There are a few things that I feel I need to clarify. We will never stop all flooding, particularly under extreme
conditions such as we have seen recently, and we must expect to make changes to adapt should these weather patterns persist. Also a great deal of expertise is used to ensure that decisions are made that have the least impact on local people and businesses, and that also meet the requirements of the range of current legislation, much of which acknowledges the importance of river health for provision of clean drinking water and other human benefits. I think it is time we had some faith in the experts we employ, and accept the fact that these conditions are unprecedented.
In some places man made defences are the only solution to local flood issues, but we need to think about the wider landscape when we consider flooding. It is the speed of water flowing across saturated ground to the river that is helping to cause the deluge, and by the time it gets to the river channel it is often too late to sufficiently reduce the speed of flow. It seems intuitive that increasing the capacity of the channel through dredging will allow more water to pass through it, and in some cases this may well be the best approach. Under extreme events however these deep linear channels can help to speed up the flow of water, and on reaching flatter areas, or pinch points along the river it spills out onto the floodplain. This is characterised by rivers that react very quickly under rainfall showing a rapid rise and fall in water levels. Added to this dredging can reduce natural riverside vegetation and trees and help to increase erosion. Bare and steep banks increase erosion and banks are easily scoured by the river, which carries soil downstream to lower lying land where it accumulates increasing issues with flooding. Indeed that is how these wide floodplains are created, through gradual deposition of silt over time, creating deep and fertile soils which is why they are used for farming. Soil is also picked up from the land and taken downstream via surface water flow. Dredging also reduces the amount of river habitats present - a healthy river should have a range of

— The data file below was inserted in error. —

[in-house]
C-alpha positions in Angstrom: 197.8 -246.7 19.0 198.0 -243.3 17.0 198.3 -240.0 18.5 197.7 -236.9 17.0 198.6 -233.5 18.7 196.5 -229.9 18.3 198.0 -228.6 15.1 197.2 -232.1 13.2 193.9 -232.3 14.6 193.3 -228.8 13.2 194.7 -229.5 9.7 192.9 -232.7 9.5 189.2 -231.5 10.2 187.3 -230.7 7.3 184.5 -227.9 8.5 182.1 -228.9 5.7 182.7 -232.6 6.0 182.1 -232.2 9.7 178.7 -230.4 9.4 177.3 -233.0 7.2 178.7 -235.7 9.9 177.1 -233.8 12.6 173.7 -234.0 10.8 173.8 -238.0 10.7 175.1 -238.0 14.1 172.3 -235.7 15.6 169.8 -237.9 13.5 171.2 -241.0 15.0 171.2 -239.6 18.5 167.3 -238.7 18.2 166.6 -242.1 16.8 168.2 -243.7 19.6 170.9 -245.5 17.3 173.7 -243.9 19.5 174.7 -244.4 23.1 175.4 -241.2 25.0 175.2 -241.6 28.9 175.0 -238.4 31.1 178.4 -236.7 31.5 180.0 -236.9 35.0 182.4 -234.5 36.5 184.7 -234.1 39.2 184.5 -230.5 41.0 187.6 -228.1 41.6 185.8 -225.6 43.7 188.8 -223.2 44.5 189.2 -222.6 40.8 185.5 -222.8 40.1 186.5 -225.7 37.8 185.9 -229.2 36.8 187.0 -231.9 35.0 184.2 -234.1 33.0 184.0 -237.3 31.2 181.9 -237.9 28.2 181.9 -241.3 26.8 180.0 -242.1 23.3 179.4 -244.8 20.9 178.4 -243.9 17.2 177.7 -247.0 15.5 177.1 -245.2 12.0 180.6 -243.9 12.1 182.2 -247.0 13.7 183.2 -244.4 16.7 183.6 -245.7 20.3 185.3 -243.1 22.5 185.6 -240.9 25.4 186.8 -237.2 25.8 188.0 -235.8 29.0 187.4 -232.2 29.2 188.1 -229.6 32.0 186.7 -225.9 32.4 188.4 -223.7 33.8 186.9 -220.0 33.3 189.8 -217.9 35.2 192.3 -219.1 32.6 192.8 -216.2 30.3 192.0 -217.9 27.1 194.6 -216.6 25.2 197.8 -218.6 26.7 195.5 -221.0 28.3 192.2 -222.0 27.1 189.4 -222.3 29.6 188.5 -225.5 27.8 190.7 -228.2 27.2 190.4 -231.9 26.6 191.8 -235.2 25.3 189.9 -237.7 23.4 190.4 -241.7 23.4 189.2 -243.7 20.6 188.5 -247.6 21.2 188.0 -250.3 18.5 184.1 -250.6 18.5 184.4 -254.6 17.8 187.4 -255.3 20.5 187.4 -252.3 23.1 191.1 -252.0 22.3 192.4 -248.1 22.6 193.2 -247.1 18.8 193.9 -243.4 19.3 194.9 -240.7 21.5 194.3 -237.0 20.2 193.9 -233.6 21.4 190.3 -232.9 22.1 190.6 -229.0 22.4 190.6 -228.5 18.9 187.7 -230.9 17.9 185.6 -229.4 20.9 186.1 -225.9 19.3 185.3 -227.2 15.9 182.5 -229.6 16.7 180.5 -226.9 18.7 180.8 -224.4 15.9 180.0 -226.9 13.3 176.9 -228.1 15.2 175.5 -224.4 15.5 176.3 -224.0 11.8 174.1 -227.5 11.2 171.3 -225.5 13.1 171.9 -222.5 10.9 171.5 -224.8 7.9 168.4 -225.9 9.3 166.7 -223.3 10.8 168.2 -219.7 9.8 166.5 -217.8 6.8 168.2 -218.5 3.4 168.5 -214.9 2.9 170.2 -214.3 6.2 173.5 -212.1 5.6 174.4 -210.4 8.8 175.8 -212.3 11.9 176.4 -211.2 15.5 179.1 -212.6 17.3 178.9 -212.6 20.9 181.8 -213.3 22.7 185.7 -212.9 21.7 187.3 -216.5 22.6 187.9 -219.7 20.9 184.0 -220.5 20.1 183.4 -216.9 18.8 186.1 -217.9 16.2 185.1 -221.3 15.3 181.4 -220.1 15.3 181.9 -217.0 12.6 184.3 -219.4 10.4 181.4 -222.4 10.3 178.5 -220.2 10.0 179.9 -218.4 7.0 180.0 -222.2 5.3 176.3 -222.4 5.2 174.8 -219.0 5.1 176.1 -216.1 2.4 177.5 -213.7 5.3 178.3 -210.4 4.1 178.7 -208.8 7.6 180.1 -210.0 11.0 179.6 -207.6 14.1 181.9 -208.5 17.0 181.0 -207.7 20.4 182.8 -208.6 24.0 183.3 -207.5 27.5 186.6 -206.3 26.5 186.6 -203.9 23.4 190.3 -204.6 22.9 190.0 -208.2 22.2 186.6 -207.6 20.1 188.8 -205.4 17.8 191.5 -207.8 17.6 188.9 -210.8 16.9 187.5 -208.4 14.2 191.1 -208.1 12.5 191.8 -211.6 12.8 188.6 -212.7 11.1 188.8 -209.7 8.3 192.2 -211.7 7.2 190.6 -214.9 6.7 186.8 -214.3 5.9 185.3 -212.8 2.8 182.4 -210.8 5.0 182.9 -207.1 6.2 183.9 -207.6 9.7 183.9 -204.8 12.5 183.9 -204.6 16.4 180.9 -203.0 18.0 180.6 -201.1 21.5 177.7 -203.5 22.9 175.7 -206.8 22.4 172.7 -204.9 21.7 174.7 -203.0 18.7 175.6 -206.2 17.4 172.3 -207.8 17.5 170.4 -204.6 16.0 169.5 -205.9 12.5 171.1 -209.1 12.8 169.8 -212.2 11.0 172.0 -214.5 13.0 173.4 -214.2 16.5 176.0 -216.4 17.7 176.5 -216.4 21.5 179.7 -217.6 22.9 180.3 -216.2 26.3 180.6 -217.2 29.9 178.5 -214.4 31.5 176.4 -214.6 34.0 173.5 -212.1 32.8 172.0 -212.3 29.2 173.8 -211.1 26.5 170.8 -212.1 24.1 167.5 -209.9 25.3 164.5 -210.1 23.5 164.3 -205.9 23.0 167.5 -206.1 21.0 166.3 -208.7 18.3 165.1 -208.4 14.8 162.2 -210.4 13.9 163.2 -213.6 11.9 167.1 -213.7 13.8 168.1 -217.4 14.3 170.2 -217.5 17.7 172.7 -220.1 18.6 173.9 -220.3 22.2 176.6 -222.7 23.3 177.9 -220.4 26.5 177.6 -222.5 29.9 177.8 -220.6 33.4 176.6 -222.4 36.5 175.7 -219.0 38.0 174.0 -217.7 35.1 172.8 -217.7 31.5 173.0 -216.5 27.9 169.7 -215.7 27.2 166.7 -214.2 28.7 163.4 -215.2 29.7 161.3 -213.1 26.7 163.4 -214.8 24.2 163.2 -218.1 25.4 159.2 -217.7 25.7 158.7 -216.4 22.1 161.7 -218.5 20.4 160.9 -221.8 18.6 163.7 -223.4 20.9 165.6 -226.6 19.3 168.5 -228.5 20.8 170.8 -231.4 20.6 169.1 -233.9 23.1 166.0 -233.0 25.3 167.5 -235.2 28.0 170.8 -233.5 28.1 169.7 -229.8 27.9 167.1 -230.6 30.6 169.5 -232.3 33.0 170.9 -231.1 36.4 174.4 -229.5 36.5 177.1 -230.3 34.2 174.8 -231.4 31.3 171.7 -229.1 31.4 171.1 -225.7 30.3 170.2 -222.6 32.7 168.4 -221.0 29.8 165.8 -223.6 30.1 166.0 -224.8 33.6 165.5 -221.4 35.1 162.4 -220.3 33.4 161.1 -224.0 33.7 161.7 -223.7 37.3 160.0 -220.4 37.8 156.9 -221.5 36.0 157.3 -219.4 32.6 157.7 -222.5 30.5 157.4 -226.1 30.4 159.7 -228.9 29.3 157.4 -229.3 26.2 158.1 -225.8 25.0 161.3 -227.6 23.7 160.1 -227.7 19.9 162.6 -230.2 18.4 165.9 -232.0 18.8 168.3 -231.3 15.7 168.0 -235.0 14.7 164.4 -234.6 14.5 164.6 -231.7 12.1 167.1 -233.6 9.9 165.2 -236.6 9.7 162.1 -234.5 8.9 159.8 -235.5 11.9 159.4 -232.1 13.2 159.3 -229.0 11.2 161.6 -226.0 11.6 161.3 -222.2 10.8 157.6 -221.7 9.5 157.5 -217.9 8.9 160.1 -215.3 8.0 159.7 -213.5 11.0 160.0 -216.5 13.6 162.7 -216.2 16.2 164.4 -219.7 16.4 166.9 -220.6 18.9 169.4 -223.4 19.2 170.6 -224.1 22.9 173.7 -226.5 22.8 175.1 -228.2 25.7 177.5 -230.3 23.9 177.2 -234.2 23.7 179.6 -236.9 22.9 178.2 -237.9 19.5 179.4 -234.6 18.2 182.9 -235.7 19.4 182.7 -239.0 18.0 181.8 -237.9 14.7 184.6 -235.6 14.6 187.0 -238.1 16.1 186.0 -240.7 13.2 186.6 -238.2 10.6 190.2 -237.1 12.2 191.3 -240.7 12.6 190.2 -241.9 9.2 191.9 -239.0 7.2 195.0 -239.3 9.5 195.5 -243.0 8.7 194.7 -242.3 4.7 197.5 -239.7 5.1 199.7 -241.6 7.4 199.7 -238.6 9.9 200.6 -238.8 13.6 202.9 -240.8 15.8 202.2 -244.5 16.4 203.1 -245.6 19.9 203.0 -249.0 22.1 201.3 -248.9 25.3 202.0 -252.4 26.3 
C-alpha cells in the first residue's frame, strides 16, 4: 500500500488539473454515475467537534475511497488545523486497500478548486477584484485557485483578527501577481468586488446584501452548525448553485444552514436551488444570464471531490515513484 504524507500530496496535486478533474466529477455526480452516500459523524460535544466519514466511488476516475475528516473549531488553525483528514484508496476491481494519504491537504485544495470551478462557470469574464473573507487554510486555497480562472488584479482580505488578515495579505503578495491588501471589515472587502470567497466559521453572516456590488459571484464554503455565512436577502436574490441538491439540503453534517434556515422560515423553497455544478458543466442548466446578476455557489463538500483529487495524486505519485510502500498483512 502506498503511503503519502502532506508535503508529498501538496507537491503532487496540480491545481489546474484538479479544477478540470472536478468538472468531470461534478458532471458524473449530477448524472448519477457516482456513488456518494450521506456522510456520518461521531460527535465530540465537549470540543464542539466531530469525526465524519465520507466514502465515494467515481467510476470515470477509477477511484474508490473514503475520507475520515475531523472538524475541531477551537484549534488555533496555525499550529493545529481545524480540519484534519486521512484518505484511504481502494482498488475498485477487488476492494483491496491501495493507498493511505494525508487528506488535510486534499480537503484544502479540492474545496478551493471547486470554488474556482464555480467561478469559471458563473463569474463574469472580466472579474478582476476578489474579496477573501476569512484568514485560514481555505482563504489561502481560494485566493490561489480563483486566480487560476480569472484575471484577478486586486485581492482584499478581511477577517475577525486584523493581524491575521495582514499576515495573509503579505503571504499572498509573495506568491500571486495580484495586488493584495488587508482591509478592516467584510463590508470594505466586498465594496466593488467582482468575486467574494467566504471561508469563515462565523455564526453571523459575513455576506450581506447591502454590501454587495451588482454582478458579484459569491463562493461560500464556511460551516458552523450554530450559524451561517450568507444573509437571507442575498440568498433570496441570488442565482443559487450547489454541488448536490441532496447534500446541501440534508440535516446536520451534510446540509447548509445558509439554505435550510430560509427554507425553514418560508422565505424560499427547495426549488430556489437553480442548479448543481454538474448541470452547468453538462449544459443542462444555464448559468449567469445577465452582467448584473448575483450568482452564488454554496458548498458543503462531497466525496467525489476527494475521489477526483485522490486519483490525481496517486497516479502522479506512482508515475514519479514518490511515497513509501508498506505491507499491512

different habitats along the banks and in the channel alive with insects, birds and fish, not a uniform and steep sided cutting. A useful document about dredging has been produced by the Chartered Institution of Water and Environmental Management - click HERE.
There are many ways that we can naturally reduce the amount of sediment that travels downstream, and in the Ouse (of which the Uck is part) South East Water are investigating ways that we can practically do this through their Ouse Upstream Thinking project. Like TrUck this project uses a natural approach to reduce these issues.
Trees also have an important role to play in reducing soil erosion. Traditionally bankside trees were pollarded or coppiced to extend their lifespan, and their ability to hold riverbanks together and reduce soil erosion. We have witnessed a rapid decline in riverside trees in the Uck catchment, as now mature and weighty unmanaged coppice stools fall into the river, with their roots unable to take the weight of the tree, particularly under a constant rise and fall in water levels. We are planting new bankside trees all over the catchment to restock for these losses, and are promoting pollarding and coppicing where possible. Widespread application of this approach would help to reduce bank erosion and siltation throughout the river network. Woodlands and hedgerows also prevent movement of soil across the land in surface water flow, especially downhill from areas of arable crops or pasture.
Hopefully we will soon see the waters recede, and things return to normal. As I write problems with ground water flooding (the likes of which I have never seen) are still creating problems, in spite of a break in the relentless wet weather.
We will continue to work towards our natural approach, and implement changes where possible. Time is of the essence with projects such as TrUck, particularly as the woodlands, trees and hedgerows we plant now will take some time to grow and significantly slow the flow. Our funding period is also coming to end, so fingers crossed this increased media interest will encourage further investment in projects such as ours. Slowing water travelling across the land can be easily and cheaply achieved, with benefits for soils and wildlife. There is now a broad base of research that shows us how, and it is time for us to get planting.
Please contact us if you would like further information about our project or approach.